A Champion and A Fool

November 20, 2013

in Other Travel


This is not good. This is a picture of little Santa Fe stuck on a patch of ice. After dark. In the Sequoia wilderness.

In my defense, I wasn’t careless in heading down this road. It was well-marked on the map, crosses through the National Forest, and had no signs about chains, ice, or any such thing. I merely wanted a road less traveled, and it all started off quite well.

After a long day through Death Valley, I crossed I-395 in the Eastern Sierras and started to climb up, up, up on twisting curves and switchbacks. I hit the town of Kennedy Meadows—a mere collection of homes buried deep off private roads—and spontaneously decided to take a run. (Why I think running at 6000+ feet is a great idea I can’t explain. It was hard, and it was lovely, and it’s one of the best parts of traveling alone, to just stop on a whim and run.) Salty, hungry, and happy, I sat back in the car to cross the pass and find a hotel for the night. The sun was dropping behind the mountains already, and it set 15 or 20 minutes later, about 5pm. I thought I’d be cozied up in a warm room by 6pm.

The road wound and curled through the mountains. The few pickups–and I mean big hauling pickups–that I had passed earlier had disappeared in the dusk, no doubt to dinner and feet up. When I hit the first patch of ice, I immediately slowed down. The ice was spotty–mostly road, with long streaks of ice–and as long as I took it slow, it was no problem. I stopped at a deserted ranger station, checked the detailed maps. Everything seemed fine. The signs counted down the miles to Kernville: 31, 24, I couldn’t be more than 18 miles from a hotel, a shower, and a hot meal.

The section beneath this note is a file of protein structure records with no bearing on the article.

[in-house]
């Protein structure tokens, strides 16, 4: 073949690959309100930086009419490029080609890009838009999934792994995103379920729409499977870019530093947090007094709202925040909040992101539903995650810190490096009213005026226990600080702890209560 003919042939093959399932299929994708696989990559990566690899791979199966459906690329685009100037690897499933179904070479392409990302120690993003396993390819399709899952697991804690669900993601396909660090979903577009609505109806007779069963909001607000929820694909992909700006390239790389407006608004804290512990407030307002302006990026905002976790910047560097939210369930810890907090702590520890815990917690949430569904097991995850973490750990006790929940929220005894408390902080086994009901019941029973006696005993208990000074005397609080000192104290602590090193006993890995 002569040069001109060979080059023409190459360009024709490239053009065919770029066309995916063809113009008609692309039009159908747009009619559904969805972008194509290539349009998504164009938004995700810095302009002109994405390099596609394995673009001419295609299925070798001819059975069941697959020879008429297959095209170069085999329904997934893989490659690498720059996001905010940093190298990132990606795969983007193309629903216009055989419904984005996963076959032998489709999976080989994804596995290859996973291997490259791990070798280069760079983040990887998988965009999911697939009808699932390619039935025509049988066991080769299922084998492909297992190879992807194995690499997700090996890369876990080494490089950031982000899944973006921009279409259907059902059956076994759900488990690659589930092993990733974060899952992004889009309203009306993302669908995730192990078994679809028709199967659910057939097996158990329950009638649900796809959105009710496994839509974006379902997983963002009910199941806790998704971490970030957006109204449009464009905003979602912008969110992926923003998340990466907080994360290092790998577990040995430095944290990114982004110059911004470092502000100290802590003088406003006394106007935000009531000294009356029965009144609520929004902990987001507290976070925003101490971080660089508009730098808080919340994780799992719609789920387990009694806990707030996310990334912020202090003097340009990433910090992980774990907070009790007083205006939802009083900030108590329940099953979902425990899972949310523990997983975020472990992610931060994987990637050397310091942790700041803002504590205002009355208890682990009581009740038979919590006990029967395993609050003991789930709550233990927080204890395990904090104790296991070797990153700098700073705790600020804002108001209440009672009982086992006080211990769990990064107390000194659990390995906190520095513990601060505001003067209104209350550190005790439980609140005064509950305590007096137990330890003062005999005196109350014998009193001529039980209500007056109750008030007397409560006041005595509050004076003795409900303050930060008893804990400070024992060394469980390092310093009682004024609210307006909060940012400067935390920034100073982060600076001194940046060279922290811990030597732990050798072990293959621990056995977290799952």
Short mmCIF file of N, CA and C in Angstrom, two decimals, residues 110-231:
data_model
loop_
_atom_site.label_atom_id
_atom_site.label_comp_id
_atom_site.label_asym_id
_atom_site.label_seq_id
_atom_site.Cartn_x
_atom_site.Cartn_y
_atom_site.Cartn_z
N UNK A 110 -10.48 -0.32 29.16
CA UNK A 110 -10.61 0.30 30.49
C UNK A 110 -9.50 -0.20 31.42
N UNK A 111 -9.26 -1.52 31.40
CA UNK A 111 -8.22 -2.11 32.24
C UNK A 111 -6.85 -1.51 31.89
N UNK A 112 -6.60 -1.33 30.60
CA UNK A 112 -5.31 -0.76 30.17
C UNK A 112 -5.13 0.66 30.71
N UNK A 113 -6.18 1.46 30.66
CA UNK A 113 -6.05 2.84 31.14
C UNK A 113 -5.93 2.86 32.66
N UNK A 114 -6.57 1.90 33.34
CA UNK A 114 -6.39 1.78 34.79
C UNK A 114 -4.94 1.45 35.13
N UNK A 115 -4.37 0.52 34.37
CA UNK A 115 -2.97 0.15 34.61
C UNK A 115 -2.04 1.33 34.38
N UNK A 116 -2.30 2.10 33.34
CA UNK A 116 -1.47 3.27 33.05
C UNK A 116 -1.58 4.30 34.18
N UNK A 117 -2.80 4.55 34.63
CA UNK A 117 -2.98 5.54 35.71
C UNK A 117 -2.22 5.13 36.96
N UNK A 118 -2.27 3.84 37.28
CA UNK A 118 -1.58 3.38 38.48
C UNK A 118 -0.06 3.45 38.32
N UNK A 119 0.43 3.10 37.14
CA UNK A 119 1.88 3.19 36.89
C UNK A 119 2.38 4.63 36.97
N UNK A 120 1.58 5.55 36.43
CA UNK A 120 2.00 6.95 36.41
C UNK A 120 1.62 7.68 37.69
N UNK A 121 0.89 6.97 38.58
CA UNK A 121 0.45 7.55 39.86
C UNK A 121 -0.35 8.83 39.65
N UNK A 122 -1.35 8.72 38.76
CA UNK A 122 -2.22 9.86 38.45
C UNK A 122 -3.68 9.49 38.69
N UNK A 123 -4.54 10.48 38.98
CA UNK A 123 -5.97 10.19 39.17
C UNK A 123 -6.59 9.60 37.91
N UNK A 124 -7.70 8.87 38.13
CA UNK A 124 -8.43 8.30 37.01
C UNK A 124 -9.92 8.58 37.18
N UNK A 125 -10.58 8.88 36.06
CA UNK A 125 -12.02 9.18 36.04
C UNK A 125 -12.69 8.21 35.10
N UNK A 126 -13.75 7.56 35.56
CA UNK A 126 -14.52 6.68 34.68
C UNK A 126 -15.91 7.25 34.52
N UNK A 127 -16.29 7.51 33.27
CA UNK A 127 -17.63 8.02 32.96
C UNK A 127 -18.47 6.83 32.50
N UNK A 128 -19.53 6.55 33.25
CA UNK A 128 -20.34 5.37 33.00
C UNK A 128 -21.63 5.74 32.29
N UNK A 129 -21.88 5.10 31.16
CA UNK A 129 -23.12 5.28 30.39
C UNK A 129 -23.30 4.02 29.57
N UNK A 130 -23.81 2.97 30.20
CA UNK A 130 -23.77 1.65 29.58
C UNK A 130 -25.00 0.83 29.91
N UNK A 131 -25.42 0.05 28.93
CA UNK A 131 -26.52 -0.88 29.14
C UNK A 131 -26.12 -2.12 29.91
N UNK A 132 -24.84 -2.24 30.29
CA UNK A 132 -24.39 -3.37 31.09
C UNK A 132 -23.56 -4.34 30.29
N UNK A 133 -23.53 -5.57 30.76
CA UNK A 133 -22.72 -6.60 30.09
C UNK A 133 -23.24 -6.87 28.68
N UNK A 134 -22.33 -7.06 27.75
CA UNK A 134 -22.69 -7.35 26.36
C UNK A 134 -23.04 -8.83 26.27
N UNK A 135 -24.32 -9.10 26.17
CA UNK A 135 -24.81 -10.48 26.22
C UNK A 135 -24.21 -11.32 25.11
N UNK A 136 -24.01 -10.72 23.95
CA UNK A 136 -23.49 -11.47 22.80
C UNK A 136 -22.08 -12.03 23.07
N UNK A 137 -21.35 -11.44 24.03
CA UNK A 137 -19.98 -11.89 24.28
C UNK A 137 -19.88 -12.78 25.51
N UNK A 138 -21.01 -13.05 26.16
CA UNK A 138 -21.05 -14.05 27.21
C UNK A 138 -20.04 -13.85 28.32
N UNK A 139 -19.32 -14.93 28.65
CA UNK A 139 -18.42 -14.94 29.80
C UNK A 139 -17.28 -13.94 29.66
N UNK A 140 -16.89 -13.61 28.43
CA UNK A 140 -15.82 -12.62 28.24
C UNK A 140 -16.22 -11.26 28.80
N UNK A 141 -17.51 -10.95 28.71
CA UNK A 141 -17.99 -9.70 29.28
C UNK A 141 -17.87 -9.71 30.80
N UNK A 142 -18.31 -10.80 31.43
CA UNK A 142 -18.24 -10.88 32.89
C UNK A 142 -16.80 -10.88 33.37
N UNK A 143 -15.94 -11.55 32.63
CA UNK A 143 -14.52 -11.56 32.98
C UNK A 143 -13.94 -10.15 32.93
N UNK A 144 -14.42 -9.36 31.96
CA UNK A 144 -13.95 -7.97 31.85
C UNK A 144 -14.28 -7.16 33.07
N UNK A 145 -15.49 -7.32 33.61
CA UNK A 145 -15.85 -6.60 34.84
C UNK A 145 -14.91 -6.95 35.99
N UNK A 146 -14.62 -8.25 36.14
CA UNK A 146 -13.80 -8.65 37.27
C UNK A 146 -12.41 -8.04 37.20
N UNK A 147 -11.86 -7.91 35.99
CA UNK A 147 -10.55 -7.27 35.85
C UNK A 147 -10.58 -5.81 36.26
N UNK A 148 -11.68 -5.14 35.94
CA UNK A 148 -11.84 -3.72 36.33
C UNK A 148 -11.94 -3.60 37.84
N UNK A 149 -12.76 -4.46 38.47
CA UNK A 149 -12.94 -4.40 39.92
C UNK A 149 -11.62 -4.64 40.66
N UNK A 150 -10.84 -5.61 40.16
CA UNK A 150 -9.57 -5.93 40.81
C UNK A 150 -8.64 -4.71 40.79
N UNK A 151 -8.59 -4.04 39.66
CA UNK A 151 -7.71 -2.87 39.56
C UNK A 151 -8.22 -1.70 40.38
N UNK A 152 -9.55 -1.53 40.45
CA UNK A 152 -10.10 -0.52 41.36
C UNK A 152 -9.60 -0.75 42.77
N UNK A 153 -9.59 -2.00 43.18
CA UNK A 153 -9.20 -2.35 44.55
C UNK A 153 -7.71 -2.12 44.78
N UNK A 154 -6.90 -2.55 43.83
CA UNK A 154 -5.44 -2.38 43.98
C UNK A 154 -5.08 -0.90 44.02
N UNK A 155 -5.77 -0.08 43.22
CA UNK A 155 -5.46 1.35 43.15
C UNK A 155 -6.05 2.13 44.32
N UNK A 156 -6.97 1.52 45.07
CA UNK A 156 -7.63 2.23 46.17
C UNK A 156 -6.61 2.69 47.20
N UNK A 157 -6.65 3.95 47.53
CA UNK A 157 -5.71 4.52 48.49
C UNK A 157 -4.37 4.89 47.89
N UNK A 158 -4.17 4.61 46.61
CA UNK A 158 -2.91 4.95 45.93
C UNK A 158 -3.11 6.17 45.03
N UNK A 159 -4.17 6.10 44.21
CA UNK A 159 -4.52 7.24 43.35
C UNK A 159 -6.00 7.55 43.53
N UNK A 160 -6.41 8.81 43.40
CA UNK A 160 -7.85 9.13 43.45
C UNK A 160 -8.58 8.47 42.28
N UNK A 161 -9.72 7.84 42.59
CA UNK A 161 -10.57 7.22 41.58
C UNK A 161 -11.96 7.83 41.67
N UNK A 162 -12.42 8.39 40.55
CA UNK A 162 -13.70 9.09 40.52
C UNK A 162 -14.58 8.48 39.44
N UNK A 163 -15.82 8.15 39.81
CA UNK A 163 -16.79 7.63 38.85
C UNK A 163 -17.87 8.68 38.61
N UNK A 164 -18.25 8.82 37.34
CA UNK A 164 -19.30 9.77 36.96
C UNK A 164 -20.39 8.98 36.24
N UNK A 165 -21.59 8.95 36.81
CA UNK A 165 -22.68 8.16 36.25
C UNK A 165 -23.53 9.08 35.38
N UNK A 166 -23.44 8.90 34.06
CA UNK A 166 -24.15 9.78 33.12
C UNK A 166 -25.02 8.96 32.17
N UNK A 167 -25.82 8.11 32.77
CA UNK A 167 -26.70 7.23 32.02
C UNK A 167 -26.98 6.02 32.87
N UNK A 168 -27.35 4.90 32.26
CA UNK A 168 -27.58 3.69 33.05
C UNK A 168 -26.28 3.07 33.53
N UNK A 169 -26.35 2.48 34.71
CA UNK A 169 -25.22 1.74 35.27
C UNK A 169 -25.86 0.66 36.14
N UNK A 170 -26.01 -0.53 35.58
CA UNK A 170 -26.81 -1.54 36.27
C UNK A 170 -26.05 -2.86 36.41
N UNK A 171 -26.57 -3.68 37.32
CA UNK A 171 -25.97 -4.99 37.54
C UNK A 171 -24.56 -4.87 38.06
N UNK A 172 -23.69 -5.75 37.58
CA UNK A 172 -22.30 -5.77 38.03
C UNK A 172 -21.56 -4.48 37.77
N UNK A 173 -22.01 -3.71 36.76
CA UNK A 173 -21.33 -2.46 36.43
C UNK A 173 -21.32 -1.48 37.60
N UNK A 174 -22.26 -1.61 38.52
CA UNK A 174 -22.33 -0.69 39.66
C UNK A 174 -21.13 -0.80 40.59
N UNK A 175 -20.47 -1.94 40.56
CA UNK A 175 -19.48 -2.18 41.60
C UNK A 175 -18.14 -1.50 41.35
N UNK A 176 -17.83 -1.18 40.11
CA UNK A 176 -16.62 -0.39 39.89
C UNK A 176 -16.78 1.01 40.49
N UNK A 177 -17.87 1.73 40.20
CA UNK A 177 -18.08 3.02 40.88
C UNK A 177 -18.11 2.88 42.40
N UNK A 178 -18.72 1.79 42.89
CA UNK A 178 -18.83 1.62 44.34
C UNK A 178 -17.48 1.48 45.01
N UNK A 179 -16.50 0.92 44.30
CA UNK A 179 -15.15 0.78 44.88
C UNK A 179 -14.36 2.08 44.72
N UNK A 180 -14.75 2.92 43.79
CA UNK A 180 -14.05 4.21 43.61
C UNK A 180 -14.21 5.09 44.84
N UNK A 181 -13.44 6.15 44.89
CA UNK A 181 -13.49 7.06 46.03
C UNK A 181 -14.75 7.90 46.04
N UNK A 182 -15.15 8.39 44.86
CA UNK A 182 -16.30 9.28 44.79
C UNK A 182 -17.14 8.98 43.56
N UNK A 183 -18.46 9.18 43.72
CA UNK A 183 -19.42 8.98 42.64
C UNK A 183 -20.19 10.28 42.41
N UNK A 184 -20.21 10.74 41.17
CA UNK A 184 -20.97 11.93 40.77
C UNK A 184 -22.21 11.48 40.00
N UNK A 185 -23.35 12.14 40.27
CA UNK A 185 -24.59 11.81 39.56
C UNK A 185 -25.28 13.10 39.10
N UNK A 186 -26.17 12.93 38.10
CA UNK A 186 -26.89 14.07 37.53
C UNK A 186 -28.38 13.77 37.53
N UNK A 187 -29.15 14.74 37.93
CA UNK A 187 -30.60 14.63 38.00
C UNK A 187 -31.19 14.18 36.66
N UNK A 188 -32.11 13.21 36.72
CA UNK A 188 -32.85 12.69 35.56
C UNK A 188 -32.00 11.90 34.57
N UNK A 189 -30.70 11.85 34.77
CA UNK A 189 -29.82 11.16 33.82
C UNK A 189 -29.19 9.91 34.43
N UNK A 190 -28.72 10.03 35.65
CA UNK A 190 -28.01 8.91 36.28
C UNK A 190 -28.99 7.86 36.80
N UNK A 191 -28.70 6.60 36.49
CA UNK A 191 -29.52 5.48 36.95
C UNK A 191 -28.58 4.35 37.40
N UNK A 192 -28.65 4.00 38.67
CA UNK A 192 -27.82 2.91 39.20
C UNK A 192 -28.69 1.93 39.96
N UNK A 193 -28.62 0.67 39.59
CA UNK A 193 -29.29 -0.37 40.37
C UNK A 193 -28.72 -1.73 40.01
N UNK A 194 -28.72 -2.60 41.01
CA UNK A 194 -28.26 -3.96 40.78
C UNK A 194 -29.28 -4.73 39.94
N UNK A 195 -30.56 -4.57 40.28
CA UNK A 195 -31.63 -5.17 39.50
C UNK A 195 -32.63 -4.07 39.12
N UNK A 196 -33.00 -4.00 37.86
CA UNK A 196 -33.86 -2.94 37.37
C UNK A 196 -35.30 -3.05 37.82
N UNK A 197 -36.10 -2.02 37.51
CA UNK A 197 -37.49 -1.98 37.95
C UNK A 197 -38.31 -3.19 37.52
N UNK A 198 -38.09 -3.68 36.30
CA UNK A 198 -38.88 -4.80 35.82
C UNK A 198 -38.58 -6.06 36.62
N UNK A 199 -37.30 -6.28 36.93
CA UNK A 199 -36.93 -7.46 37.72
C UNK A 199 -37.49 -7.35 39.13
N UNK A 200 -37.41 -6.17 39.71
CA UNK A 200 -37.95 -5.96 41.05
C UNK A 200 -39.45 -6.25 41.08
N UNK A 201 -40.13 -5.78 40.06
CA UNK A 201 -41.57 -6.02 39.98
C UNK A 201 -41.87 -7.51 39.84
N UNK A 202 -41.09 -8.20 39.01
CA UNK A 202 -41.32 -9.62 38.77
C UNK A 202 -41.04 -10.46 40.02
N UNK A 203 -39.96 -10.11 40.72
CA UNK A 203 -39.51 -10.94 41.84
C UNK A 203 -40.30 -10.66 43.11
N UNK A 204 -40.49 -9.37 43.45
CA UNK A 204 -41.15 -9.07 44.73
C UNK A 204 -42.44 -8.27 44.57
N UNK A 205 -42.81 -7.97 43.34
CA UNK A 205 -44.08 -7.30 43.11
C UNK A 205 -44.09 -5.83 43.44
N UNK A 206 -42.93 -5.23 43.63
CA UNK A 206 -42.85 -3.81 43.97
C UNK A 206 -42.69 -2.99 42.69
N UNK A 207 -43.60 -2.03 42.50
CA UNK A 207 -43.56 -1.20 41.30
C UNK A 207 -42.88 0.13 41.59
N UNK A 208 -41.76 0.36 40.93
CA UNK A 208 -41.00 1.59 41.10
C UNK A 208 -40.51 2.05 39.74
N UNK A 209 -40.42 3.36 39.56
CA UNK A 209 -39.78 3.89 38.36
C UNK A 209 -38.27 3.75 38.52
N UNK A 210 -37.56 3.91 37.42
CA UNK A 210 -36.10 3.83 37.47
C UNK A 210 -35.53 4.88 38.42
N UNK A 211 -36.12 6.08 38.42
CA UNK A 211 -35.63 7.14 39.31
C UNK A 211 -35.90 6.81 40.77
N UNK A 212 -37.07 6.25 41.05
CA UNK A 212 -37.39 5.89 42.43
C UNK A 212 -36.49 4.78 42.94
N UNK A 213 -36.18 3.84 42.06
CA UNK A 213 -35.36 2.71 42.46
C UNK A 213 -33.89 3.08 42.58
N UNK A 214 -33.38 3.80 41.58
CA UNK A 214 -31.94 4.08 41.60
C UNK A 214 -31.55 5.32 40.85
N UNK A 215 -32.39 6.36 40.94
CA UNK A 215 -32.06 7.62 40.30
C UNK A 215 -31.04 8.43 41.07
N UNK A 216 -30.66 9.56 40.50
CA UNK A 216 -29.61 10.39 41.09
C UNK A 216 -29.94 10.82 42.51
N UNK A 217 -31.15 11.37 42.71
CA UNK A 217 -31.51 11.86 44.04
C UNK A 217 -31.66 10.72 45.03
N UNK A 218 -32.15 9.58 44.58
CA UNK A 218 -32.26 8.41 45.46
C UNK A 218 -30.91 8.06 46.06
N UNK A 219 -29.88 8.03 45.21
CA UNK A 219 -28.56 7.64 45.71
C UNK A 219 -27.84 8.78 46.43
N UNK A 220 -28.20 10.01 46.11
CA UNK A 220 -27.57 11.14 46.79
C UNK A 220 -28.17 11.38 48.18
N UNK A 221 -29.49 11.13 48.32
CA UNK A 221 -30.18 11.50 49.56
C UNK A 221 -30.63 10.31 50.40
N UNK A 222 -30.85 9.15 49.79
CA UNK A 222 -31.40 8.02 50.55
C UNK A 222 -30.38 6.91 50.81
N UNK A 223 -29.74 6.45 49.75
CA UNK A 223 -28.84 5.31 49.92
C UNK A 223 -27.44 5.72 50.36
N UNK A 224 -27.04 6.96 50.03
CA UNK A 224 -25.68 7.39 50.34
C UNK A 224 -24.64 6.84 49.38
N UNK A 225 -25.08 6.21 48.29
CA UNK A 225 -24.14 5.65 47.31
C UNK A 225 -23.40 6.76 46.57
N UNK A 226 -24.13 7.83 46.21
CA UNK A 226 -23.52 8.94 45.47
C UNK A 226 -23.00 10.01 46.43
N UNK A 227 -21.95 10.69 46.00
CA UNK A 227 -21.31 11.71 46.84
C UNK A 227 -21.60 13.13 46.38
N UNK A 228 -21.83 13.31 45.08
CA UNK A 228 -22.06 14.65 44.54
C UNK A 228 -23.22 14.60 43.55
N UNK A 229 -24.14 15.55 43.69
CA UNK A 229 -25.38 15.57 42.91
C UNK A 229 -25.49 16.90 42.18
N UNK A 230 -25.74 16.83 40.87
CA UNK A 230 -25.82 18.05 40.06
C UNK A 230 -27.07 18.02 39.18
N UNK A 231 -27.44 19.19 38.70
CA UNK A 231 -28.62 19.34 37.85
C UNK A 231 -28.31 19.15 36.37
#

I hit a thicker patch of ice, slowed way down, and went up about 10 feet, then skidded a bit, found traction, went 5 feet more perhaps. Then my wheels spun and the back went sideways. Uh-oh. Give it gas? No, the wheels are definitely just spinning. Reverse? No effect either. I get out of the car, slip and slide on the ice a bit, and start to realize just how slick it is. Right. I am actually stuck. No cell service, deep in the woods, and little chance of a car coming along. I’m starting to know why I only saw big work pickups coming down from here earlier. It’s 5:20pm. It’s more than 20 miles in either direction to a phone. My car is in the middle of the road between two curves. I put the hazards on in hope that no one will hit me. I have food and water and gas–worst case is that I’m going to spend the night in my car. Best case is that I’m going to get out of this.

I put on warmer clothes. I grab a headlamp. I check the emergency jack and find a small tire iron. I try to chip away the 2-3 inches of ice to get to the asphalt. It turns out that ice on the road is waaaay harder than one might think. It’s hard to chip, even with a tire iron. When I drove a car last, I lived in Florida and Louisiana. I’ve never actually driven in snow and ice. I’m not quite sure what to do, but I’m sure that I’m not leaving the car and walking off into the wilderness, and I’m not resigning myself to sleeping in the car yet, so….

So. Am I trying to go forward or backward? I walk-slip-skid up the road about 15 feet. It’s still icy, and the ice continues around the curve. I think I have to go backwards to before the ice. Really? That means back more than an hour to 395 on winding roads and then another hour perhaps to a town with a hotel. Really??? I look up the road. No telling if there’s more ice further down the road. I have to go back. If I can go anywhere.